Gail Collins responds to the OpEd Project’s Byline Survey in an Interview with Poytner

As a senior at Barnard College, it was thrilling to see Gail Collins, the Times’ first female editorial page editor and author of two books on women’s history, respond the results of the Byline survey I conducted from October-December 2010. The survey is one of many attempts to identify and understand the absence of women in positions of thought leadership, including this recent study of magazine and review journals from VIDA.

The results of the OpEd Project’s Byline Survey found that legacy print publications such as The New York Times, and The Washington Post tend to feature the fewest female voices, hovering around 15-20%. In an interview with Mallary Jean Tenore on Poynter.org, Collins spoke about the causes behind the opinion page gender gap, and how the New York Times has worked minimize it.

“This is an issue we’ve been struggling with for years,” Collins said. “Back when I was editor, we had several meetings and studies to try to figure out why women’s voices were underrepresented in the Times opinion pages.”

Collins believes the disparity boils down to the fact that “women don’t put their hands up as often as men.” Submissions to the New York Times support her claim: men author an overwhelming majority of unsolicited op-ed pieces and letters to the editor. Other newspapers and media organizations that completed similar surveys, including the Washington Post, found the same results.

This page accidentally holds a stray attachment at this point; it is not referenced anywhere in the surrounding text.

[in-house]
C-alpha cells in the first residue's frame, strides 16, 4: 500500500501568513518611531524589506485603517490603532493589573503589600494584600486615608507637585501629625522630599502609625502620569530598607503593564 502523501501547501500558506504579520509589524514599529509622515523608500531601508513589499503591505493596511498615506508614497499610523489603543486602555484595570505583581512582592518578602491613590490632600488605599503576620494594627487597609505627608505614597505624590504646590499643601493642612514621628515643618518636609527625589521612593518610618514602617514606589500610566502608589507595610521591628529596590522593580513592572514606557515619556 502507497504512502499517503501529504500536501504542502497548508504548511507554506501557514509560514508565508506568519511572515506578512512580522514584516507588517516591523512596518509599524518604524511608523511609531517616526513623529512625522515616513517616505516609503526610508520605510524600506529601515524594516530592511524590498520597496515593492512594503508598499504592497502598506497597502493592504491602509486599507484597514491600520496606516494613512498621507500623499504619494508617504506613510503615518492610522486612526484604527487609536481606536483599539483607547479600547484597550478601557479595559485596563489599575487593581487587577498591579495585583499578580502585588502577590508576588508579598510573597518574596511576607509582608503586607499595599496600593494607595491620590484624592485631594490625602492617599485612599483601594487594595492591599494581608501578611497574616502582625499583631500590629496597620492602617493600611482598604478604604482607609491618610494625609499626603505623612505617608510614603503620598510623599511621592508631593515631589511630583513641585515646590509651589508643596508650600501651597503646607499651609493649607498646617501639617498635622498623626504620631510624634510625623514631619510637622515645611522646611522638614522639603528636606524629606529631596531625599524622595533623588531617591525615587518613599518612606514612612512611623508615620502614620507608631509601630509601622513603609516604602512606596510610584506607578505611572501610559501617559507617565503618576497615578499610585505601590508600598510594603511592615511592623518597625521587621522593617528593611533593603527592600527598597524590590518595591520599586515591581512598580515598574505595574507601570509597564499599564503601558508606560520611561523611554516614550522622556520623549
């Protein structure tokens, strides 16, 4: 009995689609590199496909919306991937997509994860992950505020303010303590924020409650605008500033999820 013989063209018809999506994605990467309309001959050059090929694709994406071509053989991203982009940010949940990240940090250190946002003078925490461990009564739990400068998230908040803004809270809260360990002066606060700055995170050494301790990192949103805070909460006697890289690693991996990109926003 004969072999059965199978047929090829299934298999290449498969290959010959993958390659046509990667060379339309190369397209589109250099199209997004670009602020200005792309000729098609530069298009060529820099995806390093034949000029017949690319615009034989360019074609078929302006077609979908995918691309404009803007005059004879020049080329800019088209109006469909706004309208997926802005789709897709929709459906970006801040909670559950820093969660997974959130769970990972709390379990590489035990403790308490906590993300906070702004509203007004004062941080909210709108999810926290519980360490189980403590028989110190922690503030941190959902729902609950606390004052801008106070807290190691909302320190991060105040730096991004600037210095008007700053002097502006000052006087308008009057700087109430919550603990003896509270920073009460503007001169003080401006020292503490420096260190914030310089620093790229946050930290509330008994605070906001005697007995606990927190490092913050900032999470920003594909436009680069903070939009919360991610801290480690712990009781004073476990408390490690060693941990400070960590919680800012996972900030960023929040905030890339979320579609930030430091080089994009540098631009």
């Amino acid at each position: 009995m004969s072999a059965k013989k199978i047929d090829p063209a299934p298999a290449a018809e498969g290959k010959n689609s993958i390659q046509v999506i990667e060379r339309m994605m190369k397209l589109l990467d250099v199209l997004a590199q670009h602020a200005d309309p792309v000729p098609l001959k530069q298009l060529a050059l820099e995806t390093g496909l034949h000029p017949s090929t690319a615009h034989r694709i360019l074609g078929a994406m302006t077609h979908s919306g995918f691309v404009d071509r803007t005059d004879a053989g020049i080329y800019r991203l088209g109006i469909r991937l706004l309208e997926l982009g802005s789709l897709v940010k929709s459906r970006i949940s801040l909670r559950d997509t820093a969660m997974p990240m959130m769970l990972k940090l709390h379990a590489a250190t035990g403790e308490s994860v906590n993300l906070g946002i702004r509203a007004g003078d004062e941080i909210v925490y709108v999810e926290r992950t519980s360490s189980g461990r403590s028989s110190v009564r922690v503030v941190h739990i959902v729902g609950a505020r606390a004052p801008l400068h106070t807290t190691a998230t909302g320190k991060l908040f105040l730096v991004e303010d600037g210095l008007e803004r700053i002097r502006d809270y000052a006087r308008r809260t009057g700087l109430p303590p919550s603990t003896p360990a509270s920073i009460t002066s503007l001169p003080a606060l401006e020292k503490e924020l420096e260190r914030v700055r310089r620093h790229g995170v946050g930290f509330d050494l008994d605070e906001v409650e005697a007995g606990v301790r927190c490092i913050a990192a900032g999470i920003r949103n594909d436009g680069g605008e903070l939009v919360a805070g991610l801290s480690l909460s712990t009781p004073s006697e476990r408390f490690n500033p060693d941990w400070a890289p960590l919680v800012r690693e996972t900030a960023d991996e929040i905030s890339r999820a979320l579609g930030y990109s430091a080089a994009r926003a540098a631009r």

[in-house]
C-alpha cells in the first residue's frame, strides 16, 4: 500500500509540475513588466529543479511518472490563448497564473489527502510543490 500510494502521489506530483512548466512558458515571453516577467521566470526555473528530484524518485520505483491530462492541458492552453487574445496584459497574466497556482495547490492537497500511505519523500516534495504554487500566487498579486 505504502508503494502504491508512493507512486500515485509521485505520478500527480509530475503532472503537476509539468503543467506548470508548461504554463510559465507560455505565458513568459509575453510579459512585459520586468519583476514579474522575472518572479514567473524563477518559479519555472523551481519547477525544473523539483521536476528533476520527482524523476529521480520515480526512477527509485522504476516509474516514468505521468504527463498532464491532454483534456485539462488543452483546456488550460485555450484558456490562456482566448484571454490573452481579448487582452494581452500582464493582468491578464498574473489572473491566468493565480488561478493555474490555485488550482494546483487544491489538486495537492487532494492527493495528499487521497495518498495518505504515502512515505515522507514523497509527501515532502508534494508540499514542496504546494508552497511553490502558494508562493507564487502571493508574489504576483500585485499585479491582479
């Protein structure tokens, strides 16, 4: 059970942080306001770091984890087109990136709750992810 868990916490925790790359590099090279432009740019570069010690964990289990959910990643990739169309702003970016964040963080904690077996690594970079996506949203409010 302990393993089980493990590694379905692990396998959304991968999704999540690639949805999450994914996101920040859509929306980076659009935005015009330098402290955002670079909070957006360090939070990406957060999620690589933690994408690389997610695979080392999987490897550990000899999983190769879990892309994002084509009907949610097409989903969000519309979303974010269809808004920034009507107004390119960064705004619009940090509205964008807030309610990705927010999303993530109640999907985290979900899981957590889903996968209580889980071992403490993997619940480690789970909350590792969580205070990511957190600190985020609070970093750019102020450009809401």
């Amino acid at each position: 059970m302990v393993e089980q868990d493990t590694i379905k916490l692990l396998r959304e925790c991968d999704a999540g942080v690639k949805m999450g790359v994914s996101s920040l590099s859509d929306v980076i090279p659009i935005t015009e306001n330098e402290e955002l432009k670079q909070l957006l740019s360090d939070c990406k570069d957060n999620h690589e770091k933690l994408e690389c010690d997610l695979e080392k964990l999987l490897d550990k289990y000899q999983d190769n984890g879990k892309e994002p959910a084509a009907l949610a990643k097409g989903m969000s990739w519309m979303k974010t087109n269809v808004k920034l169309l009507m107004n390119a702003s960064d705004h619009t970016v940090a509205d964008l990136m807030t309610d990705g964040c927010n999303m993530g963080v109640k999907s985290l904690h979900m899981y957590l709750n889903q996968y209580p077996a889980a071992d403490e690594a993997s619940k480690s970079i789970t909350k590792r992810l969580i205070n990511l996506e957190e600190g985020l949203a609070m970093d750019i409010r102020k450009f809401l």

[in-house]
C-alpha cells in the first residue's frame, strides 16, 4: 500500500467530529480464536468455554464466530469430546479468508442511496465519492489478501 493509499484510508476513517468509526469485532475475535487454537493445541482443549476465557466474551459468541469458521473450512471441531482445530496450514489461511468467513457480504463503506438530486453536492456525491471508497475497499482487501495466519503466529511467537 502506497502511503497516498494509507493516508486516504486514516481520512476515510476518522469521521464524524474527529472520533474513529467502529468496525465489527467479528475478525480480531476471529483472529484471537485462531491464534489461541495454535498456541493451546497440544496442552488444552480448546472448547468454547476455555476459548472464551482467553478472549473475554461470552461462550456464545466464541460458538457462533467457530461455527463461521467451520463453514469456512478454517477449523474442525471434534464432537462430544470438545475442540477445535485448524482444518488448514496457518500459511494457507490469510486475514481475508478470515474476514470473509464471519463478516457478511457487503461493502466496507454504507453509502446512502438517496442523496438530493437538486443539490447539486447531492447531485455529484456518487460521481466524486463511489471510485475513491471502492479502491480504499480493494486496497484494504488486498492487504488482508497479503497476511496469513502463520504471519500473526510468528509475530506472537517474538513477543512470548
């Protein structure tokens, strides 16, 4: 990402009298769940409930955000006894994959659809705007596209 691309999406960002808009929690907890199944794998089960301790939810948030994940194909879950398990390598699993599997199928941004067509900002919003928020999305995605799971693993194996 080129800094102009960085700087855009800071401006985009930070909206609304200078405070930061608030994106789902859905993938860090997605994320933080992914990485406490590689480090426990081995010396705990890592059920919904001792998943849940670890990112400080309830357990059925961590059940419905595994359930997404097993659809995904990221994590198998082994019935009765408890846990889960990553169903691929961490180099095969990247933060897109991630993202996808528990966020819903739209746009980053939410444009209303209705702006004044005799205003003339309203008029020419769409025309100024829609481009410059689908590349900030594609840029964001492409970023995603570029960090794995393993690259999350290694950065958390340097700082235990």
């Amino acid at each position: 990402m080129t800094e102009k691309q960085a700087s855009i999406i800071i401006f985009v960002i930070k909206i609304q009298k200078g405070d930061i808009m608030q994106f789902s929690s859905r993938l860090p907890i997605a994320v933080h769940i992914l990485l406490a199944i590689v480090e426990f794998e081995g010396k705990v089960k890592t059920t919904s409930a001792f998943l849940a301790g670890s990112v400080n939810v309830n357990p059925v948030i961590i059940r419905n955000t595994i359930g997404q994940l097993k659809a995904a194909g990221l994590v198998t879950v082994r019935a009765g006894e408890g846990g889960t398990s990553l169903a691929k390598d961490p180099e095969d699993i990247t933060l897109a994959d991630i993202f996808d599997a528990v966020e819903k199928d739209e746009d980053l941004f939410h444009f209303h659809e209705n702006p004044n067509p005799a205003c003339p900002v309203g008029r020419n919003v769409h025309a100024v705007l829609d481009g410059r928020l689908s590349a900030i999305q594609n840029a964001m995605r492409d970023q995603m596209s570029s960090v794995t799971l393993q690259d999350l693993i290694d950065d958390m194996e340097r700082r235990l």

Additionally, Collins says that when women do contribute, they tend to focus on issues such as education and children. The data I gathered in the Byline Survey supports this claim. Of all the female-authored op-eds surveyed in both print and online media sources, the majority were on “pink” topics such as female voters, female health issues, and childcare. It seems that even as more women begin to contribute to opinion forums, diversity in expertise is broadening at a slower rate.

The lack of female contributors is not a problem limited to journalism. Opinion forums inform other media and drive policy and thought leadership in every field. Regardless of the causes, the numbers consistently prove change needs to come.

The OpEd Project is working to expand the range of voices submitting. But how can news organizations make a difference from the top down? The Times has now hired a new female op-ed editor, Trish Hall, who just started two weeks ago. It will be interesting to see if this makes a difference for the gender ratio on the Times opinion page in the coming year.

The full text of the interview with Collins can be read here.

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